BTW, Draghi knows that when he ceases to buy the debt, it will cause rates to rise for governments will be forced to find real buyers. If I had to pick one spot on the globe that may be the next crisis epicenter, my best guess is Europe.
To that end, inflation pressures remain low in Europe at just 1.3% year-over-year at the end of July 2017. And how does inflation in Europe effect European stocks, you ask? It looks like this (data 1991 through July 2017 – from our friends at NDR). So far, ‘money for nothing’ is working. It’s when it gets above 2.7 that we don’t get our stock returns for free.
Before you click through, I visited the NASDAQ today for a quick interview with Jill Malandrino, NASDAQ’s global markets reporter. Behind me is the options trading area and you’ll hear some of the noise in the background. The interview clip is just five minutes long and I touch on the history of bull and bear markets, valuations and the ongoing equity bull market trend.
You’ll note some load background noise. It’s options expiration Friday and well, let’s just say, it gets loud in Philly. If your video feed stops at the five second mark, just bump it slightly forward with your mouse. Click on the photo below to see the clip.
Jill Malandrino, NASDAQ’s Global Markets Reporter. Click on the photo to see the short interview:
Grab a coffee and read on. The balance of the post is short but may print longer because of the charts. I picture story just how interwoven we are to global trade. And you’ll see that the Trade Signals remain bullish.
I did promise you last week a link to the Barry Ritholtz – Professor Richard Thaler interview from the recent Morningstar ETF Conference. They are working on getting it formatted and posted. Stay tuned, it’s coming. Do have a great weekend. The weather in Philly looks great. I see golf and youth soccer in my weekend forecast. And a cold IPA. Maybe two!
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Included in this week’s On My Radar:
- Volume Precedes Price
- Charts of the Week
- Trade Signals – Equity and Fixed Income Price Trends Remain Bullish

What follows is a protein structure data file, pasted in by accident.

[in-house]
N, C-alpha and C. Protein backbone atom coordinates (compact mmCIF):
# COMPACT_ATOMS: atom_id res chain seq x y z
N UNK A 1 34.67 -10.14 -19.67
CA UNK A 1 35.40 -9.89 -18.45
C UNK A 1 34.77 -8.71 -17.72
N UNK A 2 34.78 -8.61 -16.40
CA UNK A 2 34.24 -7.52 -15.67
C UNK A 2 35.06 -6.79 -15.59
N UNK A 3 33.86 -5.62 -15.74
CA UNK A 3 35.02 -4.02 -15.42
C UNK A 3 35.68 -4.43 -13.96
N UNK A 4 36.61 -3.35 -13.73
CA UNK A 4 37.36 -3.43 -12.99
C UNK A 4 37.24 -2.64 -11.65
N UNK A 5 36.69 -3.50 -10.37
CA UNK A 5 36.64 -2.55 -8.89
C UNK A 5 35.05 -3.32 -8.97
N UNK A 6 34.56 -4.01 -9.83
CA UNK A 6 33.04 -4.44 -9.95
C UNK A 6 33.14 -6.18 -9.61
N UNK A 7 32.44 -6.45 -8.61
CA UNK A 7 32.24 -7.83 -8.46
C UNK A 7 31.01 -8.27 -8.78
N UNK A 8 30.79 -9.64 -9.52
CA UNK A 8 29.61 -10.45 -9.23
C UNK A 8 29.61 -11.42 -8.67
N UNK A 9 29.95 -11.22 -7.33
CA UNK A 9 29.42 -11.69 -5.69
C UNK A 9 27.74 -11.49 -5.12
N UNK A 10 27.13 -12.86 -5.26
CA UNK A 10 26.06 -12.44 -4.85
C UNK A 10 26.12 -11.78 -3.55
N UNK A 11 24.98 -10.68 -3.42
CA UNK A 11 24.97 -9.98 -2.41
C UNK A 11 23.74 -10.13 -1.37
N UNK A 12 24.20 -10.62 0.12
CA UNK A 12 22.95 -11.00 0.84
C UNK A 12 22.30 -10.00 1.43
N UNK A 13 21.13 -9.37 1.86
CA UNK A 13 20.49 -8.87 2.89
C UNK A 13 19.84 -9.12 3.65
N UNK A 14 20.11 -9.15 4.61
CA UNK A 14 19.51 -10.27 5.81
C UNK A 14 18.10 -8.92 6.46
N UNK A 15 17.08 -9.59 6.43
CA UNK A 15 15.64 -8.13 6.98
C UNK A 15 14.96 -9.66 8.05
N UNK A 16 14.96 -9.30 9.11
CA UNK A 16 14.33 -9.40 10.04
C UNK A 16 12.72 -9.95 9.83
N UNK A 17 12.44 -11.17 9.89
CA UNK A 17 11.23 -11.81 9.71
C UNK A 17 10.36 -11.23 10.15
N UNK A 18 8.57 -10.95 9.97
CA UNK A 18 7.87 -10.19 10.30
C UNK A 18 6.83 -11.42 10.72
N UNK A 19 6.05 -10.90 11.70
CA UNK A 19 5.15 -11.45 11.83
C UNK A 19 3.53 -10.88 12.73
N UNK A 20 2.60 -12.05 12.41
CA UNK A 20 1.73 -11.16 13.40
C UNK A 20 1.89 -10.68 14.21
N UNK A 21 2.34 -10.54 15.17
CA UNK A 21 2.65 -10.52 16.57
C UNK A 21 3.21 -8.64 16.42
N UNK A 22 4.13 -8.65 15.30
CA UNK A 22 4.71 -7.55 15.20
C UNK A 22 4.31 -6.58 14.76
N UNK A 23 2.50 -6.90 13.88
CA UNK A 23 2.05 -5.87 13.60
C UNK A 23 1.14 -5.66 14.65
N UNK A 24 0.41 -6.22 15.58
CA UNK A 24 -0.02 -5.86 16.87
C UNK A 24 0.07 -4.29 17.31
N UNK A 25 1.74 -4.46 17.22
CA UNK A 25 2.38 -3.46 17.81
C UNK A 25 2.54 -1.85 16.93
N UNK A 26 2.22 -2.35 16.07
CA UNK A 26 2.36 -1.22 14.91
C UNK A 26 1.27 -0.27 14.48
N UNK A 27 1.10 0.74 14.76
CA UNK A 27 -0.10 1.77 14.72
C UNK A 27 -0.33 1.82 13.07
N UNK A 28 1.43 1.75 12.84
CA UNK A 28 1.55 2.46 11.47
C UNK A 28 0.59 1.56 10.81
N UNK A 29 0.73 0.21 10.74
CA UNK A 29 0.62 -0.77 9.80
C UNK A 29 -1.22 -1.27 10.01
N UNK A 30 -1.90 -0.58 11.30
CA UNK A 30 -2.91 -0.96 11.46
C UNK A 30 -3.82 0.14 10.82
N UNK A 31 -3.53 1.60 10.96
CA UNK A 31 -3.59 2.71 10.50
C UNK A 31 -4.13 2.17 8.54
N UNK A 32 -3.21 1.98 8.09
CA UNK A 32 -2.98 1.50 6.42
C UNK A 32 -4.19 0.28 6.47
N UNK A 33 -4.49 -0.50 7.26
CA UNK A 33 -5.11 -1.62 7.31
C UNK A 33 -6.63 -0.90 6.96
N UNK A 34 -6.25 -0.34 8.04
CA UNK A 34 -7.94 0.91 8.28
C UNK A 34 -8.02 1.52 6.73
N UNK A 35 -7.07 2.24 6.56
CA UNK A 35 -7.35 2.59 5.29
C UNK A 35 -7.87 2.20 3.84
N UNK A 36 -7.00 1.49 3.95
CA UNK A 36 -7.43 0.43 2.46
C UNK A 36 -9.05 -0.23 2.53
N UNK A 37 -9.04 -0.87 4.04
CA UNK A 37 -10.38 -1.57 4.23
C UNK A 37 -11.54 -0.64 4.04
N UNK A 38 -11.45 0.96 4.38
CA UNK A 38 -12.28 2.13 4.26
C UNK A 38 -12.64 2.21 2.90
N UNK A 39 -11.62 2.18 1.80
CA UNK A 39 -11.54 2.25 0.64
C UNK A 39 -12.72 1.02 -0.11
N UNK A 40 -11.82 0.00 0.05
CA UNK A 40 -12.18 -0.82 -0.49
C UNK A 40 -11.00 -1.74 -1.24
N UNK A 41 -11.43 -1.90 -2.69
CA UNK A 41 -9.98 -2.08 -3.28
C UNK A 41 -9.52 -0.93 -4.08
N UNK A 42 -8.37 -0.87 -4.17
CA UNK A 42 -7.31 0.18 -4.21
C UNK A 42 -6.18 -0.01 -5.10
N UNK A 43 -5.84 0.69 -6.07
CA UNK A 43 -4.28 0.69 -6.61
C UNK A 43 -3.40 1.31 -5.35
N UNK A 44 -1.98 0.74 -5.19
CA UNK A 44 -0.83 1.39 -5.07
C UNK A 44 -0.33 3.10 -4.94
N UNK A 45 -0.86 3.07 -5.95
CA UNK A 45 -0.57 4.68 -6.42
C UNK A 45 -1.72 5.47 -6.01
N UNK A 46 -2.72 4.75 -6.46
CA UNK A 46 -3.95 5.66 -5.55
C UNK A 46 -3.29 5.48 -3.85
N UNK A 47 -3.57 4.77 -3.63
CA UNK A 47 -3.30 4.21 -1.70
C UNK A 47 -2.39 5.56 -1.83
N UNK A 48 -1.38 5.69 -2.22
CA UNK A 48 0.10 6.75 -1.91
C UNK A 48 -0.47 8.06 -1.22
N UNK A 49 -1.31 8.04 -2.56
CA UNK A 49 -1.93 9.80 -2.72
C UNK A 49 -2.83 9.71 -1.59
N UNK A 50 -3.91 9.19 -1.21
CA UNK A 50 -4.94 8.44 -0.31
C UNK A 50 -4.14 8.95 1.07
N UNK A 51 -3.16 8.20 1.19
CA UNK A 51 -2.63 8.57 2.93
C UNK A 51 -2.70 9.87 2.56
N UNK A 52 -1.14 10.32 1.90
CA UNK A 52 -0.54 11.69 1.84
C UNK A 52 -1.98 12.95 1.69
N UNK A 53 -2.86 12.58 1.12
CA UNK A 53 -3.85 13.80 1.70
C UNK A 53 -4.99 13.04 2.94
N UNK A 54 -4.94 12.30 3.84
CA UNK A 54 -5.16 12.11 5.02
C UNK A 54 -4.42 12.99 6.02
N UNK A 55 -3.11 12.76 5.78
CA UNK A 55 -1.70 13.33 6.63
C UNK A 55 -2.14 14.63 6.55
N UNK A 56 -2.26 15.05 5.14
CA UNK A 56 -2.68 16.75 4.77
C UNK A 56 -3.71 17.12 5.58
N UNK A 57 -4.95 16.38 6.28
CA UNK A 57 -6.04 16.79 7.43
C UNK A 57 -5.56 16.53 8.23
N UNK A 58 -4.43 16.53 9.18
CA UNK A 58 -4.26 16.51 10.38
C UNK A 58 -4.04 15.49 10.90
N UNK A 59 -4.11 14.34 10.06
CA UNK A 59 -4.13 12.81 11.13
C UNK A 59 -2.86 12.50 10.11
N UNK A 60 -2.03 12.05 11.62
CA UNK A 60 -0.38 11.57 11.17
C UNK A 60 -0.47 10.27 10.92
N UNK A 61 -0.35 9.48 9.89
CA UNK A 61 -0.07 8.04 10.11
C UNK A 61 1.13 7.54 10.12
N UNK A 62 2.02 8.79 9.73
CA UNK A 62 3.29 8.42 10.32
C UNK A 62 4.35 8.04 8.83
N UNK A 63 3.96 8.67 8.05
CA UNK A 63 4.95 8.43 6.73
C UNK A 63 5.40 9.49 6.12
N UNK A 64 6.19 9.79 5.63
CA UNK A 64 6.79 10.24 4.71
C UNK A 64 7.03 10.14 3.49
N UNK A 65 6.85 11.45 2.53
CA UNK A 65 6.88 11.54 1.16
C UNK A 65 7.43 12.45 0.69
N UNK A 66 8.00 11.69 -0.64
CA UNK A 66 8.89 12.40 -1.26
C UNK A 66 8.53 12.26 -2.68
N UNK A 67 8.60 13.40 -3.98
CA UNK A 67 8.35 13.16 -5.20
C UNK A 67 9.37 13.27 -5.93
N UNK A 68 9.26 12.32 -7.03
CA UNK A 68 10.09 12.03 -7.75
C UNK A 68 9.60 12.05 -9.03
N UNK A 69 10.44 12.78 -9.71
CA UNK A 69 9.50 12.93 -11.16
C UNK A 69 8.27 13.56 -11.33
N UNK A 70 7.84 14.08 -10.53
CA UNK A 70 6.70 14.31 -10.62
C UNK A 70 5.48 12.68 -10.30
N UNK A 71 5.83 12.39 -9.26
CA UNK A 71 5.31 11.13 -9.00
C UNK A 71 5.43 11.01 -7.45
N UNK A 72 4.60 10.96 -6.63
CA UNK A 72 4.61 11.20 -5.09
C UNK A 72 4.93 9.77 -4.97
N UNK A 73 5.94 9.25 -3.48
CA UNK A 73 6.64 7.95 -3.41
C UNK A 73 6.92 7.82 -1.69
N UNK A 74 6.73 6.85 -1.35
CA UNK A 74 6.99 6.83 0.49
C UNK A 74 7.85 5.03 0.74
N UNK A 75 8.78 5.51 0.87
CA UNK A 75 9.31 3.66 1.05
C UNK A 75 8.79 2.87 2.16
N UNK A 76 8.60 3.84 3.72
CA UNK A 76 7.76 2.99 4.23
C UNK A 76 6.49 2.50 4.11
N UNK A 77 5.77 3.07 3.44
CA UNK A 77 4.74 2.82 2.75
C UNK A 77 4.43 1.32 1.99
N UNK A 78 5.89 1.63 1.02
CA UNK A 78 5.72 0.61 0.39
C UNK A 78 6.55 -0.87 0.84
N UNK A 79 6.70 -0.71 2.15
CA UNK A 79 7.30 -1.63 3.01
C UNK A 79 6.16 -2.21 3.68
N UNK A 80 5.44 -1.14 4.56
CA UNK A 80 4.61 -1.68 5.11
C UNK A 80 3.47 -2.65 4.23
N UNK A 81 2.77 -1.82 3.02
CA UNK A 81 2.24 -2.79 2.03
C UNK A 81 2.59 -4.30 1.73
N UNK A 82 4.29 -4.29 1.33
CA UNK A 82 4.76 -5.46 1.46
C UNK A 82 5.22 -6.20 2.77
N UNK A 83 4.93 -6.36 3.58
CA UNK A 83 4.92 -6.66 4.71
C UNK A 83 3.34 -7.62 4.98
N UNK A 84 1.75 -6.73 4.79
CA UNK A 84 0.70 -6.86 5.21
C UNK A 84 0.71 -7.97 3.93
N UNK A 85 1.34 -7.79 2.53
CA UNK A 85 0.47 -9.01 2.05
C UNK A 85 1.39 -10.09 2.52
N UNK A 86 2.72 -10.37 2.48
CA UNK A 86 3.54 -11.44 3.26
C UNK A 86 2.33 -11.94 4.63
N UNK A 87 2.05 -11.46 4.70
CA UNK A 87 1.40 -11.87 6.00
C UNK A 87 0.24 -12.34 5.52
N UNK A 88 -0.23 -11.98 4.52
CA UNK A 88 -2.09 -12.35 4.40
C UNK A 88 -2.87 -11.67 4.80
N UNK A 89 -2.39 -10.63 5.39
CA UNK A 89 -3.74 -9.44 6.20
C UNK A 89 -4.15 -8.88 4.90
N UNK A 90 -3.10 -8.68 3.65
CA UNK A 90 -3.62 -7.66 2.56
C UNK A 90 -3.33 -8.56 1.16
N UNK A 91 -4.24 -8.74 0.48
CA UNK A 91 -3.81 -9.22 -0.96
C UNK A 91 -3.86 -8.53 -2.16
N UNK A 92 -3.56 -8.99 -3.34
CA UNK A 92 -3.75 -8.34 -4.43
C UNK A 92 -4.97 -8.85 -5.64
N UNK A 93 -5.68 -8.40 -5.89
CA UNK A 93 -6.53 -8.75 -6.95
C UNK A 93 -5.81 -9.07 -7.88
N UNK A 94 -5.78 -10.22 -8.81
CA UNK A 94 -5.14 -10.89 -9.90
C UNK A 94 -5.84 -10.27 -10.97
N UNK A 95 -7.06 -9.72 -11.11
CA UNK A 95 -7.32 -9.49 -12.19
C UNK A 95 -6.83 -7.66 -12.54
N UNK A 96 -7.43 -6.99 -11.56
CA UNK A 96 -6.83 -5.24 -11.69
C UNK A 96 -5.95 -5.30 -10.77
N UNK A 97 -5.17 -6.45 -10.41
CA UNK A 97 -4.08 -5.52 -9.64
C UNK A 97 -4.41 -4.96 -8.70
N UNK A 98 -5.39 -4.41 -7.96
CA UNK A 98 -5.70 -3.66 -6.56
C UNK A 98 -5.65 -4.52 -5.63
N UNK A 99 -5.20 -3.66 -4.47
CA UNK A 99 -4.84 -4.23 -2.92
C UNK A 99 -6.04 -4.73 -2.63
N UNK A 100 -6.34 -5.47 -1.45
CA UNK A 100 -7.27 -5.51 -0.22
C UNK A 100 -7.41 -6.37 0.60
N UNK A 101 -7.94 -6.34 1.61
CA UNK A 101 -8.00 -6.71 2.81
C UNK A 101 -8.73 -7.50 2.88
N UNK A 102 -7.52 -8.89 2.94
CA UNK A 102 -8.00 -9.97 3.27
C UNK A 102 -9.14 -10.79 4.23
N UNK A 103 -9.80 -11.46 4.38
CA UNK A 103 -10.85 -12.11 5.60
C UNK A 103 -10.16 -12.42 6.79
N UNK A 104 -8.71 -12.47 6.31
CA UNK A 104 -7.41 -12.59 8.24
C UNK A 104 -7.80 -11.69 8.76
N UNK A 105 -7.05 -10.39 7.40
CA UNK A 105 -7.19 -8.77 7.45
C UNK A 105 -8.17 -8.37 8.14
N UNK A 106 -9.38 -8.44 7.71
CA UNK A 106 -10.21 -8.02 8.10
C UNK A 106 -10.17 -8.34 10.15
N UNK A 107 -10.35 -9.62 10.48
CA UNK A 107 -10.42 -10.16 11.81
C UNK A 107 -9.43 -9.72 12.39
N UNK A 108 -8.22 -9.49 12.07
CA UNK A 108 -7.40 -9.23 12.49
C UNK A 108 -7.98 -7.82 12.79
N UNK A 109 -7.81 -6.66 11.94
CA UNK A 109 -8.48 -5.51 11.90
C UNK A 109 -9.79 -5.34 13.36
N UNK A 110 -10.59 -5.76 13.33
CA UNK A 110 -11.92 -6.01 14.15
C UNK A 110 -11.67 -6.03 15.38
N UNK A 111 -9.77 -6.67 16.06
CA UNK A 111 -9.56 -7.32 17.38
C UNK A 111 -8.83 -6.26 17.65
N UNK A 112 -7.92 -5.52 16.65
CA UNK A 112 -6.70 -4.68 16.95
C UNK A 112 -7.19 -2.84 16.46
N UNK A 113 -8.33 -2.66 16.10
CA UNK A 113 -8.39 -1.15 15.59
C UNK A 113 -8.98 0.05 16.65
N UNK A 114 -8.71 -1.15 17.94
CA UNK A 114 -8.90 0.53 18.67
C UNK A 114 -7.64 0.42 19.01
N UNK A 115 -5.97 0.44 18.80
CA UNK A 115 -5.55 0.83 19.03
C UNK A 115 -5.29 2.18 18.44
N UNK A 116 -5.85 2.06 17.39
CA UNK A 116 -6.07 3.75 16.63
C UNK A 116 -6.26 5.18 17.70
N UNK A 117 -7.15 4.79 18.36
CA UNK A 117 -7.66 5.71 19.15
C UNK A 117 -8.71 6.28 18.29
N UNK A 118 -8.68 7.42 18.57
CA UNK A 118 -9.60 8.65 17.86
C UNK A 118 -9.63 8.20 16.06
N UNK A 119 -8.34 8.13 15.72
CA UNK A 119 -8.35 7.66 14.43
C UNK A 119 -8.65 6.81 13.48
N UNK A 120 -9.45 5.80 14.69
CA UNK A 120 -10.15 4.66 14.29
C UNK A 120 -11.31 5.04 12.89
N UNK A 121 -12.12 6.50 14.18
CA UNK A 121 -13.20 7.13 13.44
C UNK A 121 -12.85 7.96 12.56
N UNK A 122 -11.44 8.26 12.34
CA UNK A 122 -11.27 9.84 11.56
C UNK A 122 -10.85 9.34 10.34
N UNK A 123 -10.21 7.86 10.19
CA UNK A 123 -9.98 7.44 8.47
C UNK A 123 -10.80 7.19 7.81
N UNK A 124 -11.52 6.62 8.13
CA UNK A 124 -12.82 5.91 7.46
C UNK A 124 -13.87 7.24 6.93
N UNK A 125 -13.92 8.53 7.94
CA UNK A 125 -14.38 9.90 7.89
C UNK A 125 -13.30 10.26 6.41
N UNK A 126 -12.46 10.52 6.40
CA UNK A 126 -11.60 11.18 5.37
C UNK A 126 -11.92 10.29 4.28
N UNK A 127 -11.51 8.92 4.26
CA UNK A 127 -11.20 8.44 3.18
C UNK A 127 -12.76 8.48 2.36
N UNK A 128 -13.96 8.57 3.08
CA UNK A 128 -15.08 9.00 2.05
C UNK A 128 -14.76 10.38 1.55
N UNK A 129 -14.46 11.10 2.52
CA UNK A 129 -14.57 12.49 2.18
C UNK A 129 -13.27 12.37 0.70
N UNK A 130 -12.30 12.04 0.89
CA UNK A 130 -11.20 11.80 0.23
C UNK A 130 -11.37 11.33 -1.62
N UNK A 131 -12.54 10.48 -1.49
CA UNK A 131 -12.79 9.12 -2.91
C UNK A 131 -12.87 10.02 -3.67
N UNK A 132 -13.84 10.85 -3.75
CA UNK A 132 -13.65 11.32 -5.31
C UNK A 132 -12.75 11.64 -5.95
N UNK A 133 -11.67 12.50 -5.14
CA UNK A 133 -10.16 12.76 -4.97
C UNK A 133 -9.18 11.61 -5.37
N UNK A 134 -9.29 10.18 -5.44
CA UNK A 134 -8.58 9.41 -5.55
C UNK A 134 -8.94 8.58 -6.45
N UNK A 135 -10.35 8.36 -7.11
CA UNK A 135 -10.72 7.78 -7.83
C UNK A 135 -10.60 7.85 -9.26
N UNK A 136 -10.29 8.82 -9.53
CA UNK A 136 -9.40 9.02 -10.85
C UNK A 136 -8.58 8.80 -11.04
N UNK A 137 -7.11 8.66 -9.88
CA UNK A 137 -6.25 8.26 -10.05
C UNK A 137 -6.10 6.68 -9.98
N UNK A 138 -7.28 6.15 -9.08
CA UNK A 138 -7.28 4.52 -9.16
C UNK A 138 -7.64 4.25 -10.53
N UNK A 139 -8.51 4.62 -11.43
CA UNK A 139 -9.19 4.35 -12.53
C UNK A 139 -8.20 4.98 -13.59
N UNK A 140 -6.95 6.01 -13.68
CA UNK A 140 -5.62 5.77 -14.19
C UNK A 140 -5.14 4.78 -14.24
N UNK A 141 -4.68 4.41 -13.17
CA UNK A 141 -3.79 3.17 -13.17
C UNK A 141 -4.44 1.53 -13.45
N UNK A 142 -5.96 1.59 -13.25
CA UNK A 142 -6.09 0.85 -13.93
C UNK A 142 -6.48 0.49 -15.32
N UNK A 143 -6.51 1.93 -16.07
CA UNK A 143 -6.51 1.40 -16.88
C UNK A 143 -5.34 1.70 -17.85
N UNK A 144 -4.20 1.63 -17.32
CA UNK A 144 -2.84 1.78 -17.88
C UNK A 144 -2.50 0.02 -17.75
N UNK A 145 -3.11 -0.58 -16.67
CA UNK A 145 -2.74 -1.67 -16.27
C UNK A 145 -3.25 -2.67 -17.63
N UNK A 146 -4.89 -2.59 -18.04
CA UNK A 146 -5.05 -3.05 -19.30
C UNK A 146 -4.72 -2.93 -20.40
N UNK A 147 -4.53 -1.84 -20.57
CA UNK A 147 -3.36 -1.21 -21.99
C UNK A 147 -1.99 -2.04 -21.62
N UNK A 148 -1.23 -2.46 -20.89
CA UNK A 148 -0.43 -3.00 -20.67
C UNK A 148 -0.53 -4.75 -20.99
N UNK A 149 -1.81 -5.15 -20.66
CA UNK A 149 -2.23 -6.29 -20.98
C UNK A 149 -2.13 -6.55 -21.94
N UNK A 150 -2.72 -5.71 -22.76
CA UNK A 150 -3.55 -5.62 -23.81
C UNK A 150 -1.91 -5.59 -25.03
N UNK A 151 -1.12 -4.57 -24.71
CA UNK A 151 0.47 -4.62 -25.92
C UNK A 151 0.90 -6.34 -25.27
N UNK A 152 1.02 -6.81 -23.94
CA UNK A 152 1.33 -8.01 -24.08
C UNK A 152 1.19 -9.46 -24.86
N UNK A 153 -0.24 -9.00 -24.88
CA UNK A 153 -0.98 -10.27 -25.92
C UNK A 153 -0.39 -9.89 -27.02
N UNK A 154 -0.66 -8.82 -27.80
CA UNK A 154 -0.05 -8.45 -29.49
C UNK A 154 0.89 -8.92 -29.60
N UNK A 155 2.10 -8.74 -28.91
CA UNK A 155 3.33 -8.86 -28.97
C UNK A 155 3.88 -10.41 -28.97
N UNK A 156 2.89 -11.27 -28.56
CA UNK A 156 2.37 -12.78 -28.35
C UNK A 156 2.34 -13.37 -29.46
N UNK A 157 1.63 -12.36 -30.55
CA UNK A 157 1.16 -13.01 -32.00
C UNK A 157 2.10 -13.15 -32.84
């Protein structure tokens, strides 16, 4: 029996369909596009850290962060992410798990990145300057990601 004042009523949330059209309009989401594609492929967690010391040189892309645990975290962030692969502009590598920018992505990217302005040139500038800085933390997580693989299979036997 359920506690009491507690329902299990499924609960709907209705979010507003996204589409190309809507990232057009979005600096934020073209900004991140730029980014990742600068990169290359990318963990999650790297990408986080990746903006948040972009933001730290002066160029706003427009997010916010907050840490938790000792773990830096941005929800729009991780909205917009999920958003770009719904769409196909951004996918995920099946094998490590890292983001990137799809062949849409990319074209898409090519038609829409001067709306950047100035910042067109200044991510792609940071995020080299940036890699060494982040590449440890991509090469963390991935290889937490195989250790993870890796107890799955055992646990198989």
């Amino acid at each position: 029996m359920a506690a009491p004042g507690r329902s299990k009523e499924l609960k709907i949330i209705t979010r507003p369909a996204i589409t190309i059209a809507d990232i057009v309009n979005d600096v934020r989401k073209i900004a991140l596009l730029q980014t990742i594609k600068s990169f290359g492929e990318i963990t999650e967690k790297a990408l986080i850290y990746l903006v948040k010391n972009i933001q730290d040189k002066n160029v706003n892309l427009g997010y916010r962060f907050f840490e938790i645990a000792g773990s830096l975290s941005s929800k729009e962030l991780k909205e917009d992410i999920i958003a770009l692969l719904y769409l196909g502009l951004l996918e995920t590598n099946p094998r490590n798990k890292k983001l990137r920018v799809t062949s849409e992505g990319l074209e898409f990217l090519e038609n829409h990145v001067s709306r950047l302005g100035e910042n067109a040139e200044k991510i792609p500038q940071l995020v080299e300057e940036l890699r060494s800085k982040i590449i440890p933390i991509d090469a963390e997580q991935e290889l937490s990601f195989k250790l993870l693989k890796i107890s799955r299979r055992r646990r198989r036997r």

- Personal Note
Volume Precedes Price
In the ‘what you can do category,’ you can control a good portion of the risk in your clients’ portfolios. I share ideas each week in Trade Signals (link below). There are other processes like putting a 200-day stop loss rule in place. Though that is not my preferred method. I liked this next quote from Ned Davis.
“The late analyst, Joseph Granville, liked to say that “volume precedes price.” By this, he meant that daily and weekly volume on the stock exchanges usually peak out prior to the bull market peak in prices. I think this is almost universally correct at tops, and is often true at bottoms where the peak volume comes on a selling climax with lower volume on a test of these lows.” – Ned Davis
NDR tests just about everything. By now you know I’m a big fan. My friend, Robert Schuster, refers to NDR as “myth busters.” Maybe that’s why I like them so much. Recently, they shared some of their research that takes an objective look at volume and found volume more useful when divided into up (demand) and down (supply) volume.
One of the Trade Signals I post each week looks at just this. It measures volume demand (think of it as buyers) vs. volume supply (sellers). More buyers than sellers is what drives prices higher or vice versa. Looked at statistically, it looks like this:
Here is how you read the chart:
- Focus in on the stats boxes at the bottom of the chart.
- Shaded is the current regime, i.e., more buyers than sellers.
- Note the returns in each regime.
- The middle section (black line) tracks the volume demand (buyers) and the (red line) tracks the selling supply.
- Note the great sell signal in 2007 and the one in 2000.
I like watching this chart because it removes noise and tells me what’s happening in the markets. For now, there are more buyers than sellers and this indicator still leans mildly bullish. Not perfect but nothing in this business is.
Long-time readers know that I am a big fan of Ned Davis Research. I’ve been a client for years and value their service. If you’re interested in learning more about NDR, please call John P. Kornack Jr., Institutional Sales Manager, at 617-279-4876. John’s email address is email@example.com. I am not compensated in any way by NDR. I’m just a fan of their work.
Charts of the Week
Who is the U.S.’s biggest customer? I guessed Mexico. I thought China was bigger than 8% and Japan bigger than 4%. It’s Canada and to give you a feel for how important global trade is to the economic system, this chart of the week will give you a feel.
In a picture story it looks like this:
A few bullet points:
- It’s estimated that 78% of Canadian exports to the U.S. are raw materials, parts and components, and services used to create other goods in the United States
- Through many years of trade, the supply chains between the two countries have become highly integrated.